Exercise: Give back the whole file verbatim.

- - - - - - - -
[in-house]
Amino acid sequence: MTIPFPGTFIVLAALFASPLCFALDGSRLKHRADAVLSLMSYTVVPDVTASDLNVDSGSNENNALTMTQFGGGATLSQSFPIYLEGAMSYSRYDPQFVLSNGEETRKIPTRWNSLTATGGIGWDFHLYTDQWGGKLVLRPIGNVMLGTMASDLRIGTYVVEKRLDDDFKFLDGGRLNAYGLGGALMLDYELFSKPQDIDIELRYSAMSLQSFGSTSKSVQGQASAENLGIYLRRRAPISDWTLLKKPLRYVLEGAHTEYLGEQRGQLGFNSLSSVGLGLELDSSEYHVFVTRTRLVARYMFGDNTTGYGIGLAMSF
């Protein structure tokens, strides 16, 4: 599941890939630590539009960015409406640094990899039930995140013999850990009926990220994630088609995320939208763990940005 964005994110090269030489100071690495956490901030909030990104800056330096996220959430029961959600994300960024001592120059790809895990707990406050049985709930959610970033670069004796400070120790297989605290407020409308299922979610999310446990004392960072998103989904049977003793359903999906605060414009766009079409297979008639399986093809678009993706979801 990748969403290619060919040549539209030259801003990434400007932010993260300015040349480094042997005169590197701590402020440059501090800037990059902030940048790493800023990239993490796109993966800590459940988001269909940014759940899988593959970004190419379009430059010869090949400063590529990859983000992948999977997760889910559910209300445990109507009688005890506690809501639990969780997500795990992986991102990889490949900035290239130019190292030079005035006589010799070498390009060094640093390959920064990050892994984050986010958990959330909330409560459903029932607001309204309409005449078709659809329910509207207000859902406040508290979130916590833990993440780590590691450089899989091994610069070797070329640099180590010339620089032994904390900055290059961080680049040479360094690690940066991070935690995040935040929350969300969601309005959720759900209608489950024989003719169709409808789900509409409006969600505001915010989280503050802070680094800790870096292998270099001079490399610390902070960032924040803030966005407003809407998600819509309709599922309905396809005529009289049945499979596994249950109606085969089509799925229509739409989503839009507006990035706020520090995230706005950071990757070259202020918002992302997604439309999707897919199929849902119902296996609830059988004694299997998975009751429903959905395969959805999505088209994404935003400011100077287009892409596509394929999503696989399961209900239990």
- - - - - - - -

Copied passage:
[in-house]
Amino acid sequence: MTIPFPGTFIVLAALFASPLCFALDGSRLKHRADAVLSLMSYTVVPDVTASDLNVDSGSNENNALTMTQFGGGATLSQSFPIYLEGAMSYSRYDPQFVLSNGEETRKIPTRWNSLTATGGIGWDFHLYTDQWGGKLVLRPIGNVMLGTMASDLRIGTYVVEKRLDDDFKFLDGGRLNAYGLGGALMLDYELFSKPQDIDIELRYSAMSLQSFGSTSKSVQGQASAENLGIYLRRRAPISDWTLLKKPLRYVLEGAHTEYLGEQRGQLGFNSLSSVGLGLELDSSEYHVFVTRTRLVARYMFGDNTTGYGIGLAMSF
């Protein structure tokens, strides 16, 4: 599941890939630590539009960015409406640094990899039930995140013999850990009926990220994630088609995320939208763990940005 964005994110090269030489100071690495956490901030909030990104800056330096996220959430029961959600994300960024001592120059790809895990707990406050049985709930959610970033670069004796400070120790297989605290407020409308299922979610999310446990004392960072998103989904049977003793359903999906605060414009766009079409297979008639399986093809678009993706979801 990748969403290619060919040549539209030259801003990434400007932010993260300015040349480094042997005169590197701590402020440059501090800037990059902030940048790493800023990239993490796109993966800590459940988001269909940014759940899988593959970004190419379009430059010869090949400063590529990859983000992948999977997760889910559910209300445990109507009688005890506690809501639990969780997500795990992986991102990889490949900035290239130019190292030079005035006589010799070498390009060094640093390959920064990050892994984050986010958990959330909330409560459903029932607001309204309409005449078709659809329910509207207000859902406040508290979130916590833990993440780590590691450089899989091994610069070797070329640099180590010339620089032994904390900055290059961080680049040479360094690690940066991070935690995040935040929350969300969601309005959720759900209608489950024989003719169709409808789900509409409006969600505001915010989280503050802070680094800790870096292998270099001079490399610390902070960032924040803030966005407003809407998600819509309709599922309905396809005529009289049945499979596994249950109606085969089509799925229509739409989503839009507006990035706020520090995230706005950071990757070259202020918002992302997604439309999707897919199929849902119902296996609830059988004694299997998975009751429903959905395969959805999505088209994404935003400011100077287009892409596509394929999503696989399961209900239990």